Monthly $4,762 $6,849 $9,759 $13,611 (1)
Yearly $57,150 $82,200 $117,130 $163,370 (1)

(1) Wages are greater than $90/hour or $187,200/year.
(2) Wage estimate is not available.

Wages vary depending on the manager's level of responsibility, length of service, and education. Wages also vary by the size of the firm and the type of industry. Many managers earn bonuses equal to ten percent or more of their salaries.

Benefits also vary by employer. Most advertising managers receive benefits such as vacation, sick leave, and health insurance. 

Employment and outlook

Washington outlook

The table below provides information about the number of workers in this career in various regions. It also provides information about the expected growth rate and future job openings.

Advertising and Promotions Managers (SOC 11-2011)

Location Current employment Growth over 10 years Annual openings
Washington 593 21.1% 16.1% 91
    Clallam, Jefferson, and Kitsap Counties 18 5.6% 11.9% 2
    Clark, Cowlitz, and Wahkiakum Counties 10 10.0% 15.2% 1
    King County 490 26.1% 19.6% 81
    Pierce County 10 10.0% 15.2% 1
    Snohomish County 10 20.0% 12.4% 1
    Spokane County 24 8.3% 13.9% 3
United States 27,600 2.9% 5.2% 2,700

National employment

About 10% of advertising managers are self-employed.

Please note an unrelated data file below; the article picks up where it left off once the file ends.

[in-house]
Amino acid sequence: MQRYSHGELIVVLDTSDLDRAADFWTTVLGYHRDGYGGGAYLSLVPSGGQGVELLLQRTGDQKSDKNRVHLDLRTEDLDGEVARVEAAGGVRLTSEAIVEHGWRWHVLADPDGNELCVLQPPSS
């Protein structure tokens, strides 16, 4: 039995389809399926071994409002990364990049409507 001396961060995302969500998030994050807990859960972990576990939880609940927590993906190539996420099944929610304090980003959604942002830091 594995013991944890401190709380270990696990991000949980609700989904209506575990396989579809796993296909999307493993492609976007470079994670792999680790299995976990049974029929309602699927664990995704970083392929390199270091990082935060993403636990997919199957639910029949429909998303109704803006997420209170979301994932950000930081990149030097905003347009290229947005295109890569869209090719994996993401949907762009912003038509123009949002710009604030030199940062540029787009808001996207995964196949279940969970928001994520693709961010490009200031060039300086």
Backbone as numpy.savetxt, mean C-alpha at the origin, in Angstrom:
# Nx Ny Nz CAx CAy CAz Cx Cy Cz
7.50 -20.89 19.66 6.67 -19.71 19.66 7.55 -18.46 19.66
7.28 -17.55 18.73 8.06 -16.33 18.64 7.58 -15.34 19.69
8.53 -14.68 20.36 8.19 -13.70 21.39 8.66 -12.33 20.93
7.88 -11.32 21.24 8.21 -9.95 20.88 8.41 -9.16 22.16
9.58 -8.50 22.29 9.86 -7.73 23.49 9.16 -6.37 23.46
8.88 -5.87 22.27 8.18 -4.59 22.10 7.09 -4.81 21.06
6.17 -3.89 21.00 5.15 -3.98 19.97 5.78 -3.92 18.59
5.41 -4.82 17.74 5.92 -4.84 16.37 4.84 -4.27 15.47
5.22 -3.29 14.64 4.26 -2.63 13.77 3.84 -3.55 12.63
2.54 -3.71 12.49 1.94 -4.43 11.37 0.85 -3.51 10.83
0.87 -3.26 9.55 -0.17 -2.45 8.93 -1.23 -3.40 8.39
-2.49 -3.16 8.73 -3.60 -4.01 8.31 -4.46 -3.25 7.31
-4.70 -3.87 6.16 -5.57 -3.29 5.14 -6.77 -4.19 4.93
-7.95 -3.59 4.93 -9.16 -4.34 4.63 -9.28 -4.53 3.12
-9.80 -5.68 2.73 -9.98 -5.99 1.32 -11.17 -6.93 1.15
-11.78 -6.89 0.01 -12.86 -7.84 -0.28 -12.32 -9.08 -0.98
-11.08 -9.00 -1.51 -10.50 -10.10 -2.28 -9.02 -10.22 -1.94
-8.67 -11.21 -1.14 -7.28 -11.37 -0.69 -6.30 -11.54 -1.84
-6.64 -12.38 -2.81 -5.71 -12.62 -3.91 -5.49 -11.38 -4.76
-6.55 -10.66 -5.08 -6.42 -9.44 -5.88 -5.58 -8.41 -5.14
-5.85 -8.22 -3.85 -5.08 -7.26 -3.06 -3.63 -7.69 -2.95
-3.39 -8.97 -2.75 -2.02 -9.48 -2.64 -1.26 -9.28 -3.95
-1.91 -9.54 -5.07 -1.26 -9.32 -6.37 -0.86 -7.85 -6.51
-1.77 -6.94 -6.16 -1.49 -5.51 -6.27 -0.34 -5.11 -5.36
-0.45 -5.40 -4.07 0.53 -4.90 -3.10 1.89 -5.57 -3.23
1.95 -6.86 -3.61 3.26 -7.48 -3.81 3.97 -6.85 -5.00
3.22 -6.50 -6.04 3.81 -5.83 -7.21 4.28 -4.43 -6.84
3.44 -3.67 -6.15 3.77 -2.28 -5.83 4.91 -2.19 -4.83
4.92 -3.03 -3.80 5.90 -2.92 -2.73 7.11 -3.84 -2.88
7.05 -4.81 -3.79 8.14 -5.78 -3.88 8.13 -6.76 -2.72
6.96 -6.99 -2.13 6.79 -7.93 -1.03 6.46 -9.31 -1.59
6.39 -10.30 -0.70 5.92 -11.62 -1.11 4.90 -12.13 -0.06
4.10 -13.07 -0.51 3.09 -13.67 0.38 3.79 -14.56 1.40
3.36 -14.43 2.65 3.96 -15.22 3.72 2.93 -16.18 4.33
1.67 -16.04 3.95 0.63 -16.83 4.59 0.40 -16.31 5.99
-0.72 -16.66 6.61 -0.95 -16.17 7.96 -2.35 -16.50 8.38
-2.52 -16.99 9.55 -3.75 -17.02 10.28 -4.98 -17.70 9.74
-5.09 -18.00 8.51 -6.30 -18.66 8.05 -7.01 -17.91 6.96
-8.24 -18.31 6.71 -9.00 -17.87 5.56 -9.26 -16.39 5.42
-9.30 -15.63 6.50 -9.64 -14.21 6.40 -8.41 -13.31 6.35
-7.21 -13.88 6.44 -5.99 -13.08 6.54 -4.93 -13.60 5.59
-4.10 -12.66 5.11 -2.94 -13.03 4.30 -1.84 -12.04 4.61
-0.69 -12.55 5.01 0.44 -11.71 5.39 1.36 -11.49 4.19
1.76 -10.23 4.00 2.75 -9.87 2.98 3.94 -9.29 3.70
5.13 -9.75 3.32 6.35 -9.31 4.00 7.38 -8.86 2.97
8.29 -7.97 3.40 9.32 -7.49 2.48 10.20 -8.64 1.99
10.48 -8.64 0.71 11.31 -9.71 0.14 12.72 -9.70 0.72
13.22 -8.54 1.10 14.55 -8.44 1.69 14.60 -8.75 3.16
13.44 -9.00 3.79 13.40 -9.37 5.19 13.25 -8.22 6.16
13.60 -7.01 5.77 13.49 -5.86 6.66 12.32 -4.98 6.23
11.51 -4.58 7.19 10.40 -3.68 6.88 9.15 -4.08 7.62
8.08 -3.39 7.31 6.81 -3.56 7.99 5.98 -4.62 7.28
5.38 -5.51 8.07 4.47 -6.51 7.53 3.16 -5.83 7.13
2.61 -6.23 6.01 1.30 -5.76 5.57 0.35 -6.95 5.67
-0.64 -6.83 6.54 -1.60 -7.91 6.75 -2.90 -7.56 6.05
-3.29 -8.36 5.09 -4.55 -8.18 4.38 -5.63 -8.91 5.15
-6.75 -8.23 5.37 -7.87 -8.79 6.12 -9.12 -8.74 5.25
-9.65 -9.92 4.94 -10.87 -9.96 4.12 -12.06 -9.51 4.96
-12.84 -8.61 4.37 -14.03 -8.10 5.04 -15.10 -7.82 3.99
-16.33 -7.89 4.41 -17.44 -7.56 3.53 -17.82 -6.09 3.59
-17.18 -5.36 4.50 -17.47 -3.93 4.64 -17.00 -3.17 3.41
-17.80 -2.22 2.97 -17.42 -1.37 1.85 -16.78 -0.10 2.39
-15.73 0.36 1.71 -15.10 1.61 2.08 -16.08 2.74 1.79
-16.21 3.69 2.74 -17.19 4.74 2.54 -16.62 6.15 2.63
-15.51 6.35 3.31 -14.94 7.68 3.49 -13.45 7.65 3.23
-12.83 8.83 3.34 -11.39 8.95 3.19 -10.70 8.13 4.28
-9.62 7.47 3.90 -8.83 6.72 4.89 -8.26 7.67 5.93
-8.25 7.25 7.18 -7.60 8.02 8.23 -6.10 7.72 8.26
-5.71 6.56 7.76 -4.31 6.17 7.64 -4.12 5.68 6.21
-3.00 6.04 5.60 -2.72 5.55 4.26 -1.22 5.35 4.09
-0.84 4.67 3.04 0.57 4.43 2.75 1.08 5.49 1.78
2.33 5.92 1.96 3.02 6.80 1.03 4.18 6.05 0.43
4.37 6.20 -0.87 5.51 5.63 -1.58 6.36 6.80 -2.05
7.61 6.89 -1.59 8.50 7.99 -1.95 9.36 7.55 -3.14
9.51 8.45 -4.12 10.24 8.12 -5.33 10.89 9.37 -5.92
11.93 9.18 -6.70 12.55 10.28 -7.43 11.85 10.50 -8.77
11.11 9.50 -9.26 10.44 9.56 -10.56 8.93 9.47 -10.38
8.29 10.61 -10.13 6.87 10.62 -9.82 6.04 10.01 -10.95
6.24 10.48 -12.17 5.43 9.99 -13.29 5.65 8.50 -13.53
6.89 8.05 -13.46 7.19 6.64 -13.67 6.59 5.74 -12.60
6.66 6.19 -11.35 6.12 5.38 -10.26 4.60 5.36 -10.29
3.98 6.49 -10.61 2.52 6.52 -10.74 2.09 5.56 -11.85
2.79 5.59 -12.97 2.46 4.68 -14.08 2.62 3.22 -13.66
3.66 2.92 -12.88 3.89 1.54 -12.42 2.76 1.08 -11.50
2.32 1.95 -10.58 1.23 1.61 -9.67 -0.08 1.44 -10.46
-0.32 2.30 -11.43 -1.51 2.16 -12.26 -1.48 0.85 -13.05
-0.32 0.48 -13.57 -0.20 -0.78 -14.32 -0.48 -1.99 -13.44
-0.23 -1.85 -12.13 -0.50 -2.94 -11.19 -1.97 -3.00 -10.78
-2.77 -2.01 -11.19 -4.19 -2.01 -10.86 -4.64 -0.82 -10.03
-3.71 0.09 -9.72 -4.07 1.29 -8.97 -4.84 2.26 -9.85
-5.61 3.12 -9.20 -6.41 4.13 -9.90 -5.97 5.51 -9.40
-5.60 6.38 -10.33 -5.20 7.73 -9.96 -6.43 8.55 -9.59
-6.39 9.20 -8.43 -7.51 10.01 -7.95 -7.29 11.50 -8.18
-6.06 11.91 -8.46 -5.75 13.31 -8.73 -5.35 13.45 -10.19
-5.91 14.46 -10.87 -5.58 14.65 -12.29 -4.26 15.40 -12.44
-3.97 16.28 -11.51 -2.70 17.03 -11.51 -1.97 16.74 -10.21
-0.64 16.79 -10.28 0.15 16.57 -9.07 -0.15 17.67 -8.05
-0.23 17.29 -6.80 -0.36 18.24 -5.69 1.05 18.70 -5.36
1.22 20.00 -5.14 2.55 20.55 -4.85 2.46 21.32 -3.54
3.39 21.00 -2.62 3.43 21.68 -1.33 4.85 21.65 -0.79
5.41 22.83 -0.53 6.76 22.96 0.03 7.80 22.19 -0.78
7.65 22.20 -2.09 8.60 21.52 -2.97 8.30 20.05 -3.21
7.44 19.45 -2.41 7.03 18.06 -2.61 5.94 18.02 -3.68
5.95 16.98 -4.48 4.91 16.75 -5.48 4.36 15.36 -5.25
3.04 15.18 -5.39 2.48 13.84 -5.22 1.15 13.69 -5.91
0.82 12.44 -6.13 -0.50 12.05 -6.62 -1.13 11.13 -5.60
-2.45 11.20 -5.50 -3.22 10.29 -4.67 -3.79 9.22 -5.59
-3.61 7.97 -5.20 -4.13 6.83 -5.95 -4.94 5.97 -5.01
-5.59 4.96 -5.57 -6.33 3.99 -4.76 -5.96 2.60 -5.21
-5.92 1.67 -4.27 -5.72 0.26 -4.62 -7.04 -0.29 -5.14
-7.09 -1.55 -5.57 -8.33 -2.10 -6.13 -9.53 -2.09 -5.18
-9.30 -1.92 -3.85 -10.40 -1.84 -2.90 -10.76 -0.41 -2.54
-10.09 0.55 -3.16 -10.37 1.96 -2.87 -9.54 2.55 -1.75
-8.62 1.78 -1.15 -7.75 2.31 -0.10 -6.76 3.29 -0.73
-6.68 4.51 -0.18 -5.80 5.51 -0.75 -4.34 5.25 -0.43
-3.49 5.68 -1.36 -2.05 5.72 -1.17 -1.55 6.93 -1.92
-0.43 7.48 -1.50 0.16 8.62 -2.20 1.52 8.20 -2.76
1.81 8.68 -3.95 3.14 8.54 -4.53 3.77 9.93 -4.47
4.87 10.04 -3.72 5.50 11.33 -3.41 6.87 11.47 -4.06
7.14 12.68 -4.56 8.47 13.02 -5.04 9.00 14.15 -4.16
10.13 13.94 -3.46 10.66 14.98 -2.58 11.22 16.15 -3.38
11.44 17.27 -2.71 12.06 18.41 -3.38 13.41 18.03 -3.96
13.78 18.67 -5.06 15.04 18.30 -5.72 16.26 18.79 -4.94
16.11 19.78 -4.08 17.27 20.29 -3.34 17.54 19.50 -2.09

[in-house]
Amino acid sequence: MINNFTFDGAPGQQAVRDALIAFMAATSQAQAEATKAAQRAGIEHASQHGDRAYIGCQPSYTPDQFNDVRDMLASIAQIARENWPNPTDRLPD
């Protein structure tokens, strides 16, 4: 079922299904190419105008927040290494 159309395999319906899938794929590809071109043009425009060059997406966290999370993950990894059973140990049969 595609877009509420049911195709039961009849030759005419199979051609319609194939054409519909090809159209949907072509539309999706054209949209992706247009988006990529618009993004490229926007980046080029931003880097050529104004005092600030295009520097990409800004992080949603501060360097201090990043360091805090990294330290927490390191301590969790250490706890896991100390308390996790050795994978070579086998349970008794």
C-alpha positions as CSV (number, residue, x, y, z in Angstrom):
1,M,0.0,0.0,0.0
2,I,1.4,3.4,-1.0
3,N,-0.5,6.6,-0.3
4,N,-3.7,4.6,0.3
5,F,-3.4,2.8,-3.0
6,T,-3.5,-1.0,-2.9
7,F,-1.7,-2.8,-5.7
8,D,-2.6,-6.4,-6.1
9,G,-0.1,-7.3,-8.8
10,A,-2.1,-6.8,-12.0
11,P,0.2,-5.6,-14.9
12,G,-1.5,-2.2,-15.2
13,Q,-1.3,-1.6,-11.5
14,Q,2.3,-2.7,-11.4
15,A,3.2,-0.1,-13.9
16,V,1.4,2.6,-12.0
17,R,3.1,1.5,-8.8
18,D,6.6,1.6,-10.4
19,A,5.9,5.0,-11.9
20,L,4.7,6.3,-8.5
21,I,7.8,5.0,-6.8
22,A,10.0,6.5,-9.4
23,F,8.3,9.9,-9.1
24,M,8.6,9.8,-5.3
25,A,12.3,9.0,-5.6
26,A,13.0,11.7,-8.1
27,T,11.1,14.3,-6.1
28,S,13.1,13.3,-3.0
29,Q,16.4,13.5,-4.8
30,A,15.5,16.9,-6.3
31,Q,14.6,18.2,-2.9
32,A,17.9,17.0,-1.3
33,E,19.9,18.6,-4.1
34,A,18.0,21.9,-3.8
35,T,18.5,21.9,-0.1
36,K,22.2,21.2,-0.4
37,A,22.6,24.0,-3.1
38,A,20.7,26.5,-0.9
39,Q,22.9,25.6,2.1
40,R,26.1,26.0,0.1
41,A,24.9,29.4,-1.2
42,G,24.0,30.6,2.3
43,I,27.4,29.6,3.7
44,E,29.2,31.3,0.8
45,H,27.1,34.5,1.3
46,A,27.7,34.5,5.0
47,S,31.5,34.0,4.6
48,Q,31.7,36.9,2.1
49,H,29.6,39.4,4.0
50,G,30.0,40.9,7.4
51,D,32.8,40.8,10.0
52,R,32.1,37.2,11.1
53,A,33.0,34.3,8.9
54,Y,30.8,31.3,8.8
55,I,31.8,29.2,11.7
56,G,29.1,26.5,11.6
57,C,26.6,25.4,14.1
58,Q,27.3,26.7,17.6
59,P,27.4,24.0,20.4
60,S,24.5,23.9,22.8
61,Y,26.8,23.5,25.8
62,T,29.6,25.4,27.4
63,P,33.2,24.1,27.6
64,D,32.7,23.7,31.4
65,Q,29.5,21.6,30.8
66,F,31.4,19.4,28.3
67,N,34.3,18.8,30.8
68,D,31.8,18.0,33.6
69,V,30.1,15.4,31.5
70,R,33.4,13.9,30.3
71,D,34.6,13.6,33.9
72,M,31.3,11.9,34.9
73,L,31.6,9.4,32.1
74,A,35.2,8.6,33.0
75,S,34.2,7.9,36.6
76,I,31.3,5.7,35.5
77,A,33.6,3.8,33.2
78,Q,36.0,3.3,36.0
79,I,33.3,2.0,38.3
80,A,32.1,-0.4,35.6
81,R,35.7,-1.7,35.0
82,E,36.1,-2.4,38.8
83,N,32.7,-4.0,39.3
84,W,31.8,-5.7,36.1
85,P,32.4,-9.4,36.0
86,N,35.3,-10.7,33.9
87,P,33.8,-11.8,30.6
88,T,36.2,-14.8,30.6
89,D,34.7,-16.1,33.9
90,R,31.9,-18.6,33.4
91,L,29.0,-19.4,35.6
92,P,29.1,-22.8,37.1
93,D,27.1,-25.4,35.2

Major employers:

National outlook

In general, the number of people working in advertising is increasing. Companies need to advertise in order to compete and introduce new products. As print media declines, advertising managers who can manage digital and electronic advertising campaigns will have better job prospects.

Competition for jobs will be strong. This is because many workers seek managerial positions in advertising.

Other resources

Advertising Educational Foundation (external link)
708 Third Avenue, 23rd Floor
New York, NY 10017
American Advertising Federation (external link)
1101 Vermont Avenue NW
Fifth Floor
Washington, DC 20005
American Association of Advertising Agencies (external link)
1065 Avenue of the Americas, 16th Floor
New York, NY 10018
American Hotel and Lodging Educational Institute (external link)
(Certification options in the hospitality industry)
American Management Association (external link)
American Marketing Association (external link)
Association of National Advertisers (external link)
10 Grand Central
155 E 44th Street
New York, NY 10017
National Association of Farm Broadcasters (external link)
PO Box 500
Platte City, MO 64079
National Retail Federation (external link)
1101 New York Avenue NW
Washington, DC 20005
News Media Alliance (external link)
4401 N. Fairfax Dr., Suite 300
Arlington, VA 22203
Printing Industries of America (external link)
301 Brush Creek Road
Warrrendale, PA 15086-7529
Radio Advertising Bureau (external link)
125 West 55th Street, 5th Fl.
New York, NY 10019
SHOP! Association (external link)
4651 Sheridan Street, Suite 470
Hollywood, FL 33021


Career cluster

Career path

O*Net (external link) occupation

O*Net job zone (external link)

DOT occupations

Strong Interest Inventory

Holland occupational cluster